Pay attention to your parrot for a few days and it will quickly become evident how often he defecates. Notice when last your parrot ate and what time of day it is.

Once you have identified a pattern, try to catch your parrot defecating while in the cage. When it does happen, make sure you provide your parrot with plenty of verbal praise and quickly take him out of his cage as an immediate reward. Choose a praise that it is easy to replicate. This praise will be the command you use when potty training your parrot, such as ‘Go Potty’.

Now that you have an estimate of when your parrot will need to go potty, you can place him back in his cage to prevent any accidents.

After just a few days of following this method your parrot will be potty trained. He may even try to go potty as soon as he sees you, because he knows his reward is to get out of his cage.

When you feel that your parrot has mastered this concept, you should begin to use your chosen command to encourage your parrot to literally go potty on command. Just remember that this will only train your parrot to go potty when you say so; it will not, however, teach your parrot to have control over his bowel movements.

The Wild Bird at Home

Wild vs. Captive

Click here to see easy ways to train your parrot

Parrots and other birds, although our pets, are still very much wild birds at heart. The exact same birds can be found in the wild; whereas, our domesticated pet dogs don’t exist in the wild in their forms. This wildness in our birds can create challenges both in training and in understanding their behaviors.

Parrots are very intelligent birds, and during their daily lives in the wild they fly as far as the heart desires, hang out with the many members of their flock, and use their curious minds to investigate the world around them. This is in sharp contrast to the pet home where there is a cage,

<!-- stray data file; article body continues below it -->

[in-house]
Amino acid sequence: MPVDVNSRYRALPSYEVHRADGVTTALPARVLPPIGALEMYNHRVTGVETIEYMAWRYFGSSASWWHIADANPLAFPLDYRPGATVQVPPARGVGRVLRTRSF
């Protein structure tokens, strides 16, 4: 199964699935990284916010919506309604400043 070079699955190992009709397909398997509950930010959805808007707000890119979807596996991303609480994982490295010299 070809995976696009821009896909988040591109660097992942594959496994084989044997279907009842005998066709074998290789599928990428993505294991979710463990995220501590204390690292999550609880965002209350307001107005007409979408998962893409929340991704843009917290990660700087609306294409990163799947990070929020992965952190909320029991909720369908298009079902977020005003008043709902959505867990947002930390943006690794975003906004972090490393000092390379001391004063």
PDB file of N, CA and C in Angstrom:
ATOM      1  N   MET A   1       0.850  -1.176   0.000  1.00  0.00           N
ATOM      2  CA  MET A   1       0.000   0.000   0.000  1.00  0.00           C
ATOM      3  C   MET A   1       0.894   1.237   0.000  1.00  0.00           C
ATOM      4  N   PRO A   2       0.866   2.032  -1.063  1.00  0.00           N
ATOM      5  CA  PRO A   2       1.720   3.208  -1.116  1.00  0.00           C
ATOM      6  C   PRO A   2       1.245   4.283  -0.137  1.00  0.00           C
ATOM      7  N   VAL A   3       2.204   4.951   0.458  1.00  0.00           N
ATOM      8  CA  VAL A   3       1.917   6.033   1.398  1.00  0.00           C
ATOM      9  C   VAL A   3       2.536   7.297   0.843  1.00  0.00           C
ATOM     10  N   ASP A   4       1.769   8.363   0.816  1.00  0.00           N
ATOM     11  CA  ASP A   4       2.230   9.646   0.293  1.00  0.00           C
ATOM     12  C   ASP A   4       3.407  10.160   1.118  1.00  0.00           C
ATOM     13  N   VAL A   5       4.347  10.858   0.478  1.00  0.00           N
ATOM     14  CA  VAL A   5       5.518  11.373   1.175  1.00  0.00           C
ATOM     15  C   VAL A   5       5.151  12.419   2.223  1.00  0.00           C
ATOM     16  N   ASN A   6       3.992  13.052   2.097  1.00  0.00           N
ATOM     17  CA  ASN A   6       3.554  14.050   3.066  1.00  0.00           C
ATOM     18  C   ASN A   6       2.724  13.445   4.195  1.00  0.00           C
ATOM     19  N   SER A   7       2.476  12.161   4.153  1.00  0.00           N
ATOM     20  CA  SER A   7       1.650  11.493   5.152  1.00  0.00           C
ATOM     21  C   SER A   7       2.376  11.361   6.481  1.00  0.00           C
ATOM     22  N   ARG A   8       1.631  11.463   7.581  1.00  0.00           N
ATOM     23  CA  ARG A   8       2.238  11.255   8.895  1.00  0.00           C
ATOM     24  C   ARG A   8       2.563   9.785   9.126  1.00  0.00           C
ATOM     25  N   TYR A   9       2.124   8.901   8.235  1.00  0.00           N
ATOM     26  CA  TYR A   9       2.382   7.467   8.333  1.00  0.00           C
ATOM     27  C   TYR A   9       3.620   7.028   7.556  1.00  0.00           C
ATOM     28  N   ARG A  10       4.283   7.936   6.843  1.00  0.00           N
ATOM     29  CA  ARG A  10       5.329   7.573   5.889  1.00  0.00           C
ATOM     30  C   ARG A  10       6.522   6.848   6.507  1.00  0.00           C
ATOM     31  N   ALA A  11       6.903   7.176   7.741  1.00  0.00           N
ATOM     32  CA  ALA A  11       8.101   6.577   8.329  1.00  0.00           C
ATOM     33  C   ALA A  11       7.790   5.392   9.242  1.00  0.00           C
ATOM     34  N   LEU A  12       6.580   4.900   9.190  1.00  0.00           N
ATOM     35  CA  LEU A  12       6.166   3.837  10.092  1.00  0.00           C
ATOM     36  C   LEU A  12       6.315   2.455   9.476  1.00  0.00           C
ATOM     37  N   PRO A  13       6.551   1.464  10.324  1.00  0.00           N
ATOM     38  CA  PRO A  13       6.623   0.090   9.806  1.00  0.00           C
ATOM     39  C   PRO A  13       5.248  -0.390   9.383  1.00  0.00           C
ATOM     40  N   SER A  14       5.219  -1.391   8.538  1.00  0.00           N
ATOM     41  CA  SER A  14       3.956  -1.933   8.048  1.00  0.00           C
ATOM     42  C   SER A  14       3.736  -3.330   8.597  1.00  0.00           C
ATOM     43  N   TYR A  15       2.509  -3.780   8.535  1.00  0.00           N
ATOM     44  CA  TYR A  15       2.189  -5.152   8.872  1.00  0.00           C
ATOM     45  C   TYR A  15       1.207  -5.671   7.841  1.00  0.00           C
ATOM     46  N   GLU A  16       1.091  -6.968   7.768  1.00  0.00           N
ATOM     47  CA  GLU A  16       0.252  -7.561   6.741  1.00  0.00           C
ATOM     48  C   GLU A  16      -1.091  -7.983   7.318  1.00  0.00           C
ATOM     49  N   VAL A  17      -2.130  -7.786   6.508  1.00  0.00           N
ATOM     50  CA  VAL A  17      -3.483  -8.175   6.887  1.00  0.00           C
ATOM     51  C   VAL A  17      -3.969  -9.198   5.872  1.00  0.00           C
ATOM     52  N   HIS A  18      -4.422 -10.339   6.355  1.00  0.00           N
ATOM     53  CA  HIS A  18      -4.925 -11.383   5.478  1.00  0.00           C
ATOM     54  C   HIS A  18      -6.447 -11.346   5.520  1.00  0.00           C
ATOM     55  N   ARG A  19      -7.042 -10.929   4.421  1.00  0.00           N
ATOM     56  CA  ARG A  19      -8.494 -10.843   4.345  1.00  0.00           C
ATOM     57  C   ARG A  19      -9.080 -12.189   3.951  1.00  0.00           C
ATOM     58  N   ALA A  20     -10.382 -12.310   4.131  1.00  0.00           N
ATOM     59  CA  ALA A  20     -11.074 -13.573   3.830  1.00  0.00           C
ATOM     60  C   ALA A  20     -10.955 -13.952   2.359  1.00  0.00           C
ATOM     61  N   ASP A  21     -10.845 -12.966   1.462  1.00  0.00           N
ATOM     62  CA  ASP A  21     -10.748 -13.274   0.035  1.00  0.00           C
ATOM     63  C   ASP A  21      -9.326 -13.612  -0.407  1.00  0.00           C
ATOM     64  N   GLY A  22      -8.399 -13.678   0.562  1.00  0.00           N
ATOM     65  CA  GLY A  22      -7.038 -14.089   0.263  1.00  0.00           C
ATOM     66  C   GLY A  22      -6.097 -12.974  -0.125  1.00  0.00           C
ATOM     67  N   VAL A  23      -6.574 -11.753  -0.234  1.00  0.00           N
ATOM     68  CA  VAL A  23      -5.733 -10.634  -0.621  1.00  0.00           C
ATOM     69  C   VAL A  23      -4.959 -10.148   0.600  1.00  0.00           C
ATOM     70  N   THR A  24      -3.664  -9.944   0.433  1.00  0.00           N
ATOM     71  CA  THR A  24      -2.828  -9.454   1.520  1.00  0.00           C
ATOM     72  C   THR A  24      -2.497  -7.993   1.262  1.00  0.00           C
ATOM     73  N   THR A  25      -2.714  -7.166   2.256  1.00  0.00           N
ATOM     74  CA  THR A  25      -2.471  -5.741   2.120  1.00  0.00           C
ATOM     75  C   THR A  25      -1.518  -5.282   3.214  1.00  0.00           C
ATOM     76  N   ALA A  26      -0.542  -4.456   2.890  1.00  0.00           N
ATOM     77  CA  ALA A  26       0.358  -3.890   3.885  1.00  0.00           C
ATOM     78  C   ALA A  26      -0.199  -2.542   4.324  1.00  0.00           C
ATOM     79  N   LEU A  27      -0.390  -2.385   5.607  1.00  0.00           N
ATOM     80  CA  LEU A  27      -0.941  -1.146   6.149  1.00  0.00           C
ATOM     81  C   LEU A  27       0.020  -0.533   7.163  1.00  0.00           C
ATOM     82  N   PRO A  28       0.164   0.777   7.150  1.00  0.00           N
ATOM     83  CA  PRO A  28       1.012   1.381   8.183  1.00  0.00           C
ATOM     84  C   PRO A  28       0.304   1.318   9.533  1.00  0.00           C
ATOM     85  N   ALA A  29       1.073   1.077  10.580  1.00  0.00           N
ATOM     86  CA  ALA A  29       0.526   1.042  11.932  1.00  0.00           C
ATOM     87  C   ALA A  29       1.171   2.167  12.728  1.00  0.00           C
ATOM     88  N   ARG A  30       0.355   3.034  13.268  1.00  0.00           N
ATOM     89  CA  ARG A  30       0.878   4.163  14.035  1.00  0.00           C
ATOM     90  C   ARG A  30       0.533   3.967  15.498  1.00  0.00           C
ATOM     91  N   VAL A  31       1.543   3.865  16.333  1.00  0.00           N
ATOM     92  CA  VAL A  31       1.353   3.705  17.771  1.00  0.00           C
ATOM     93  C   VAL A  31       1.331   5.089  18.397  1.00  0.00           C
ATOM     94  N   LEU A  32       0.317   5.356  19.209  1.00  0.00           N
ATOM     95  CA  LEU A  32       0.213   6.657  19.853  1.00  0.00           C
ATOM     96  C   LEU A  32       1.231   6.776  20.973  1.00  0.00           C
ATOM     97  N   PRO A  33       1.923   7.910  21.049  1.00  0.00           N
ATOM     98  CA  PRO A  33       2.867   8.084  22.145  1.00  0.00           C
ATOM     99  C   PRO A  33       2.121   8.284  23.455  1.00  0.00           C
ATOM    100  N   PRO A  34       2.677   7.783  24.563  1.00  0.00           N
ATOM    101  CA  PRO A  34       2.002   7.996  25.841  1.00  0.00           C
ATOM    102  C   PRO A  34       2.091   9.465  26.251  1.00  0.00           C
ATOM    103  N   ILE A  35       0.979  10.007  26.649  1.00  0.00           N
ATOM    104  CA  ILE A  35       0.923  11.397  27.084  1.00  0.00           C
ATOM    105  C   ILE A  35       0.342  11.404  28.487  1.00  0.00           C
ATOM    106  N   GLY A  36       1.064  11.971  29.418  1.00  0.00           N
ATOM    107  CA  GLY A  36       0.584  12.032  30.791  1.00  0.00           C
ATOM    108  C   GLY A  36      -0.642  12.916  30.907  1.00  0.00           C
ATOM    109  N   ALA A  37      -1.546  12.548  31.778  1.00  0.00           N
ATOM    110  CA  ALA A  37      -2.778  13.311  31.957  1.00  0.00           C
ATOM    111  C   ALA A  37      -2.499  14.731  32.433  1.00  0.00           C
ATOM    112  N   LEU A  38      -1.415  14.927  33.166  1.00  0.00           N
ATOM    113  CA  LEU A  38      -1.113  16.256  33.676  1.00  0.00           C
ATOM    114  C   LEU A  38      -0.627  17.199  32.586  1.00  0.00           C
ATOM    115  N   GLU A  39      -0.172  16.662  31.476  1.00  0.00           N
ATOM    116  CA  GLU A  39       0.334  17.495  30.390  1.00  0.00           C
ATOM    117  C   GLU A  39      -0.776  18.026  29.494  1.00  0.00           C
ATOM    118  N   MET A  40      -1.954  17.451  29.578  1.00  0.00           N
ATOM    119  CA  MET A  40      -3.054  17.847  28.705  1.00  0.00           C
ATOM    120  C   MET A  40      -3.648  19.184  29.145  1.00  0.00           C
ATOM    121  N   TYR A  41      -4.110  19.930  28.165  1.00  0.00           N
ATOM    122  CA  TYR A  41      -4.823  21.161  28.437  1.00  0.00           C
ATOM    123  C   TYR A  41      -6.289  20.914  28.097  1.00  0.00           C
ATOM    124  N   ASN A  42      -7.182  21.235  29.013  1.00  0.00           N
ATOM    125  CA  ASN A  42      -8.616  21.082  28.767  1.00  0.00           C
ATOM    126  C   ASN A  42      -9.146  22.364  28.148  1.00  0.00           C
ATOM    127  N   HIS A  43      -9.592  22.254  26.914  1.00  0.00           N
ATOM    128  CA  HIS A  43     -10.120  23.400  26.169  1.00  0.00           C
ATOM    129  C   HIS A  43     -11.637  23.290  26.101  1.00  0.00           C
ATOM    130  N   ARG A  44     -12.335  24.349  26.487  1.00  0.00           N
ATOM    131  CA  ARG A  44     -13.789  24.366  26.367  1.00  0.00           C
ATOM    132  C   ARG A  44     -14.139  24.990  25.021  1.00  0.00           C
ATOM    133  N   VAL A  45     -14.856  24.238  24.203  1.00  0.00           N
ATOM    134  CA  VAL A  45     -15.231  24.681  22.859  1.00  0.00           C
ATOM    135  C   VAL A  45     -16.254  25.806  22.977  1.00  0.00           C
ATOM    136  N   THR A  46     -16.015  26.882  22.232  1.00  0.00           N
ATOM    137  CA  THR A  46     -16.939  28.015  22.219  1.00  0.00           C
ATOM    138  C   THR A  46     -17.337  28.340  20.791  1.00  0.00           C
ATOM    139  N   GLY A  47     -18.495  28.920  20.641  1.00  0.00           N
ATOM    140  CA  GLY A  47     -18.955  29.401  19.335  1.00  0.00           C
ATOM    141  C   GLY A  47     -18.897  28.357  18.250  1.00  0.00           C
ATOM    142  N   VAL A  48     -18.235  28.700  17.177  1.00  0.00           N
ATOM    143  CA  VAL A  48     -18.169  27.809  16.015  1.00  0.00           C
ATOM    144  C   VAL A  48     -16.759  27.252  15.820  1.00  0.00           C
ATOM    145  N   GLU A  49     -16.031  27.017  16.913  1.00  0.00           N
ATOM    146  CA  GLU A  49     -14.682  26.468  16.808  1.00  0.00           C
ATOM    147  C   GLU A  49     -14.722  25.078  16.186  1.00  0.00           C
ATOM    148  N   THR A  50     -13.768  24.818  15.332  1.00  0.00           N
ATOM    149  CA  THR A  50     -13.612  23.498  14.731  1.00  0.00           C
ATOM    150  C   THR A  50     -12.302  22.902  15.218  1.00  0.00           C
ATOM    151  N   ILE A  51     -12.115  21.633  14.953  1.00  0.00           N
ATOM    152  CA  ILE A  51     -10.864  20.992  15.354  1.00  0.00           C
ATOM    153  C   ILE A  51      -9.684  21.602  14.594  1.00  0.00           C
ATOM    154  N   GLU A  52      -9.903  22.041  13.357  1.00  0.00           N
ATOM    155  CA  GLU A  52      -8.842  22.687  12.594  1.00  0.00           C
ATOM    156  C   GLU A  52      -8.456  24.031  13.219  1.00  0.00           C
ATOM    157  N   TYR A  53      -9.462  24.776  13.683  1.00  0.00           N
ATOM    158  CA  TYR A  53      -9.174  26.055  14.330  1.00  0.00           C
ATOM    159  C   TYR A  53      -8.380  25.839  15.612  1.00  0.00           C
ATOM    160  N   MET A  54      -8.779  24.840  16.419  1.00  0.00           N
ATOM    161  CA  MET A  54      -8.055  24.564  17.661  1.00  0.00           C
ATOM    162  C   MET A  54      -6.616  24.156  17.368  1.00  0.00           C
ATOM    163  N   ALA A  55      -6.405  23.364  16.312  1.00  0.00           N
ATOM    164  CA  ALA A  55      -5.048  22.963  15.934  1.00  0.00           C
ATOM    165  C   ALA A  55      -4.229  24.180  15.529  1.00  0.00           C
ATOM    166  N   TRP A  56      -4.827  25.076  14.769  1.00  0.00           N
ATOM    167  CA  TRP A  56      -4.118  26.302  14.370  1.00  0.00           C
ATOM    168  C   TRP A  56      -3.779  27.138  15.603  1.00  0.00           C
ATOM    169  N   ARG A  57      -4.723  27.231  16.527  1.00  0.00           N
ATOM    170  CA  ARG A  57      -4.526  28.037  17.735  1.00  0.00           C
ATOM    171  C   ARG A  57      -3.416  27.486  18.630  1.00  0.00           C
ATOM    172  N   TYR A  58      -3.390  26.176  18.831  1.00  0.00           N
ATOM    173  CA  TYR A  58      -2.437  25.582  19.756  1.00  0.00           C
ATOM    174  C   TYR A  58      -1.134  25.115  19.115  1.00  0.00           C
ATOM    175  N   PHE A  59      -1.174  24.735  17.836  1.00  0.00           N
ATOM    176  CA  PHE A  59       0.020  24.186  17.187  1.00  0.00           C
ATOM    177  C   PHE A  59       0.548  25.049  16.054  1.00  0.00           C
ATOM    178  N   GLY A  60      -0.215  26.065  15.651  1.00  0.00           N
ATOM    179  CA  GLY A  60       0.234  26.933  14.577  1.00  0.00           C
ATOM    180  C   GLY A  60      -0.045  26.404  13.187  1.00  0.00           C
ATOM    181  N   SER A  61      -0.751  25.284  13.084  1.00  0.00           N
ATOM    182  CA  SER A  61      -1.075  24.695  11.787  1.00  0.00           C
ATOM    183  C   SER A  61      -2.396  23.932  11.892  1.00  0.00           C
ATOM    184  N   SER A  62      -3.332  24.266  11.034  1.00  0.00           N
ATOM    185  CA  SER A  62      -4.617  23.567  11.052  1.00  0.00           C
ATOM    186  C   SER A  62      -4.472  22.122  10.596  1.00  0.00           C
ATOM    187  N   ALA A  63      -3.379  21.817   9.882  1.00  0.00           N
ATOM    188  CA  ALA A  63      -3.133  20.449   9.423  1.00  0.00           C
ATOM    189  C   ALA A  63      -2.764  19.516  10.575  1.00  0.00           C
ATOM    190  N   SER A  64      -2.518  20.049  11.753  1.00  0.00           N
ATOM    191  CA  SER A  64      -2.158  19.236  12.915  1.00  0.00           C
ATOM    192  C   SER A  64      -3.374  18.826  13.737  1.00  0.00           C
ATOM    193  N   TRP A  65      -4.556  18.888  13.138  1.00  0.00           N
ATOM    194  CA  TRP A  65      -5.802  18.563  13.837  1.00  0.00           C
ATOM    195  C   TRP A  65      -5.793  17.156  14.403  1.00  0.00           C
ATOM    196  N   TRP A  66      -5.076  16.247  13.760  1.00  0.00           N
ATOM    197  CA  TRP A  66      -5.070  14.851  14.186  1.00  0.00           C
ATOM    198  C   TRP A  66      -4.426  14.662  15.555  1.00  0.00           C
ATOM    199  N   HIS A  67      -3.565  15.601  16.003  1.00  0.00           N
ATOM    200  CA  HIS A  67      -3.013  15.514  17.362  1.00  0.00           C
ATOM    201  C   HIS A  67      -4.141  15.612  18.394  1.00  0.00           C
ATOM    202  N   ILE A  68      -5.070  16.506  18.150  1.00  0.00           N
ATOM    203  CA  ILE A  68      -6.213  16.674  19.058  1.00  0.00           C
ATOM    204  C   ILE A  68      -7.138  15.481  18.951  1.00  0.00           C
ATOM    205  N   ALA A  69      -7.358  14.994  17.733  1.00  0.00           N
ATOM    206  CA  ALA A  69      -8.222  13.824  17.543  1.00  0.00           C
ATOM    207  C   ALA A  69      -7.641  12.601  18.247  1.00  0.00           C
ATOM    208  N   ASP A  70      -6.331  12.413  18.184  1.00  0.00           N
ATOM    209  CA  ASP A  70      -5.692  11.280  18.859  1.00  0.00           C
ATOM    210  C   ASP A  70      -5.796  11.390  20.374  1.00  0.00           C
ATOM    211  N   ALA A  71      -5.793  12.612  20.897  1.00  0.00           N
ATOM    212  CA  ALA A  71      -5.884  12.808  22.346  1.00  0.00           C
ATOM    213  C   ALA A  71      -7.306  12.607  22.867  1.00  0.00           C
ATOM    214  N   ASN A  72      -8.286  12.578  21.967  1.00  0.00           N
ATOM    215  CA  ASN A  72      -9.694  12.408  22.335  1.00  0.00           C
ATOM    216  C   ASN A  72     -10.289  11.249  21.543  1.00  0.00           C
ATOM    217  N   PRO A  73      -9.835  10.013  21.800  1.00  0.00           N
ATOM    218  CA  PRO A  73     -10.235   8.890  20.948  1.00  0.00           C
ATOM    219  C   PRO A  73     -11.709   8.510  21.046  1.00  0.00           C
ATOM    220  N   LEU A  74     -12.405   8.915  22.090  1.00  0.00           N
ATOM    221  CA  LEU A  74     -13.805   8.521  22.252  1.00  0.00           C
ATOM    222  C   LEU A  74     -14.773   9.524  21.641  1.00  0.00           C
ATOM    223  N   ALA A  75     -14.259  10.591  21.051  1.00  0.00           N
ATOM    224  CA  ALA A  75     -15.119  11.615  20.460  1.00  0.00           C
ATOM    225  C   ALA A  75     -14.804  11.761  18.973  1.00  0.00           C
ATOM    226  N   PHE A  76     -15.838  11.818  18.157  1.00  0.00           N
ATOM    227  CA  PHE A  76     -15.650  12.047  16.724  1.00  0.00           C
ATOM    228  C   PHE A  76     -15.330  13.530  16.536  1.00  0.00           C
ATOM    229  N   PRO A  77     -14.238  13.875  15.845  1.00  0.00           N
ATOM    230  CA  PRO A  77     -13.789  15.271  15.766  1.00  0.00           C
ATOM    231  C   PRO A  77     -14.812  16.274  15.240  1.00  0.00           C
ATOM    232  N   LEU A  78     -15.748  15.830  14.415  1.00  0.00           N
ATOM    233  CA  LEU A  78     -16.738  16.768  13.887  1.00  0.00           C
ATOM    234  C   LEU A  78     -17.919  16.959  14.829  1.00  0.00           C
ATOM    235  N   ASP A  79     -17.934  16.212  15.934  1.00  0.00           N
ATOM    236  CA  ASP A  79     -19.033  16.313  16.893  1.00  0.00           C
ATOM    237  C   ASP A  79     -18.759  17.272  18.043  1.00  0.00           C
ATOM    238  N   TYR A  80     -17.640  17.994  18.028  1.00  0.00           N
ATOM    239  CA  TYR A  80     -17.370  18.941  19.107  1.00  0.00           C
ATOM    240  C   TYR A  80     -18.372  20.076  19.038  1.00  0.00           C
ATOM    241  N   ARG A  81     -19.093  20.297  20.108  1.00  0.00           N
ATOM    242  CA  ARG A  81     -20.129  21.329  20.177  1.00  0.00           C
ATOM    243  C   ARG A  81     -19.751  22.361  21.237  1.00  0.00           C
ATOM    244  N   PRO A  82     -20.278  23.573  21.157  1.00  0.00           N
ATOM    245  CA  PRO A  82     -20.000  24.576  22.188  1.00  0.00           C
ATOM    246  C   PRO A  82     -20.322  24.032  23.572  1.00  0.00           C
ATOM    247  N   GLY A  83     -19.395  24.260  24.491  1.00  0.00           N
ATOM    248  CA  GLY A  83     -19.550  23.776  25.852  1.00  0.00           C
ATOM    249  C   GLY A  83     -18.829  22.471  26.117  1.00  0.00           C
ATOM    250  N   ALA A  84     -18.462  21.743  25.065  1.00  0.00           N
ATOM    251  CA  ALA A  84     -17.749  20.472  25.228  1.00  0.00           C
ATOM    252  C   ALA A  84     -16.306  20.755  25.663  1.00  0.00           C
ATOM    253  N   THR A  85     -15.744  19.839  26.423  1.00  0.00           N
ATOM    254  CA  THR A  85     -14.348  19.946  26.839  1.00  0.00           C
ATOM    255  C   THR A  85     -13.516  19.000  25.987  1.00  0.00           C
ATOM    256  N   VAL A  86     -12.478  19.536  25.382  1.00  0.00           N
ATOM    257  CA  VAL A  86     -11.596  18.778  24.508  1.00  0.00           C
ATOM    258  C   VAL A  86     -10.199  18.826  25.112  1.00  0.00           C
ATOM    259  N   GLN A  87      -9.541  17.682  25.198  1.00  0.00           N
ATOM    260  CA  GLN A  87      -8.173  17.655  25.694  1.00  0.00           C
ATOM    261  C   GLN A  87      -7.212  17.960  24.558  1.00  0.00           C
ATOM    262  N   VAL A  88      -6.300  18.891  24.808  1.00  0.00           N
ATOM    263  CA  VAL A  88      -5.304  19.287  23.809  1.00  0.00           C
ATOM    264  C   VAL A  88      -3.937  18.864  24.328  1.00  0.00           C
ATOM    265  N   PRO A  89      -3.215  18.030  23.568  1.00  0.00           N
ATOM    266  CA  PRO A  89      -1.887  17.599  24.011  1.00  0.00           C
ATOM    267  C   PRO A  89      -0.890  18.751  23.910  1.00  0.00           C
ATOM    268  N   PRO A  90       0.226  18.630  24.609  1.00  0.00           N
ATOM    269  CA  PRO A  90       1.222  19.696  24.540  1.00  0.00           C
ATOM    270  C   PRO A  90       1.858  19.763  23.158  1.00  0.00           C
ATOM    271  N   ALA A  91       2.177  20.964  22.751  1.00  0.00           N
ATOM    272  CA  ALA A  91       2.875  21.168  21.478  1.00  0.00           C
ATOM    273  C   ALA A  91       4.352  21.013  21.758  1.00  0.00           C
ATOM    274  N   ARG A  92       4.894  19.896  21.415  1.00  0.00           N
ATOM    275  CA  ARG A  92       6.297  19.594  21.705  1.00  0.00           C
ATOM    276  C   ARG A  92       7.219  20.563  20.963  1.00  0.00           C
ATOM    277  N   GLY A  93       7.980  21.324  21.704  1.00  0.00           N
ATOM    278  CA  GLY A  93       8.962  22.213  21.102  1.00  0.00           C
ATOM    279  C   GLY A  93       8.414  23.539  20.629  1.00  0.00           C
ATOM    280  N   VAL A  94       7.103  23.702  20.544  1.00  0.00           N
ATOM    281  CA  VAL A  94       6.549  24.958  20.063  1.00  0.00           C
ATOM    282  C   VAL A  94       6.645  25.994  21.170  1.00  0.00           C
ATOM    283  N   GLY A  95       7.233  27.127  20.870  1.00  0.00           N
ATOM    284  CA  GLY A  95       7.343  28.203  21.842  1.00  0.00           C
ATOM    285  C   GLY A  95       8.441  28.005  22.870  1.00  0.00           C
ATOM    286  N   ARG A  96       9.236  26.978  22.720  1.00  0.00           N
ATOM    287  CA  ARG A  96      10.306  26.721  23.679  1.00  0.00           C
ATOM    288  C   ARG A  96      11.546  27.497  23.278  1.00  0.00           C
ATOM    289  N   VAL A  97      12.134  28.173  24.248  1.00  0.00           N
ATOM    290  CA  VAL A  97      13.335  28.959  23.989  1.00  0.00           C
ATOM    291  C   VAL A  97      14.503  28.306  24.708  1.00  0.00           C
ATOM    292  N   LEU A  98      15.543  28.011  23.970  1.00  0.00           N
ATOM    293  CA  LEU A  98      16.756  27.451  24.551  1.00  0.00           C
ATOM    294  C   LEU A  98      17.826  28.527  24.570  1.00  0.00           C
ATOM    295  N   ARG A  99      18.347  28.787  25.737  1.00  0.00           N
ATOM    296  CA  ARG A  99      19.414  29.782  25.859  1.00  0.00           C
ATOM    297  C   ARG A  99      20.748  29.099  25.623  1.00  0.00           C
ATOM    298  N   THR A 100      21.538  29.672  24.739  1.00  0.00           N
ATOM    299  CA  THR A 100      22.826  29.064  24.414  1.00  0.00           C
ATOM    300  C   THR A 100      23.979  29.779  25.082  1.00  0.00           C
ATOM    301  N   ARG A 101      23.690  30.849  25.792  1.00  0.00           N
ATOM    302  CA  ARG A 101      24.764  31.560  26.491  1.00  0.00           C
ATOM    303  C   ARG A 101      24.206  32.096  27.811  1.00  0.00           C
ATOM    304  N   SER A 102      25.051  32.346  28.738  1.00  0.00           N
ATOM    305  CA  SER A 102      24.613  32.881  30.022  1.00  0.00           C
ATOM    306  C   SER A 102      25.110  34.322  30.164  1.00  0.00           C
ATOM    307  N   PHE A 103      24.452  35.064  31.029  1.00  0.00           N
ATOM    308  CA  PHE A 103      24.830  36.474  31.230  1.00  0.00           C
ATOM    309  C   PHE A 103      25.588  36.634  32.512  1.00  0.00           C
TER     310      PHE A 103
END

and they are often the only bird. They are normally left all alone for many hours a day, and flying doesn’t happen hardly at all.

Click here to learn more about natural behaviors in birds

Enrichment exercises

When you look at the vast differences between the wild and the captive environment, it shows you that in order to work with your bird, you have to understand his wild instincts and also working on enriching his captive environment. For example, one way zoos do this is through food enrichment exercises where the birds aren’t simply given their food in a dish but are instead encouraged to hunt for their food and figure out how to get it out of various toys.

Training is another way of enriching your bird’s life and environment. It allows him to use his natural curiosity to work out a problem and figure out the solution. Training can range from simple behaviors or working on vocabulary to more advanced tricks.

Click here to learn more about ways to enrich your bird’s environment

Gaining training know-how

Knowing how to best replicate what your bird needs can be challenging. Understanding that many of his strange or bad behaviors are perfectly normal in the bird world can be hard too. That’s why it’s helpful to have professionals with a lot of years of experience of living and working with birds help guide you. Training professionals, like at Bird Tricks, can show you through videos and other training materials exactly how easy it can be to train your bird. Once you know the tricks, the sky is the limit with your bird, and he’ll be happier and more enriched too.

Learn more about the Bird Tricks training system

Nathalie Roberts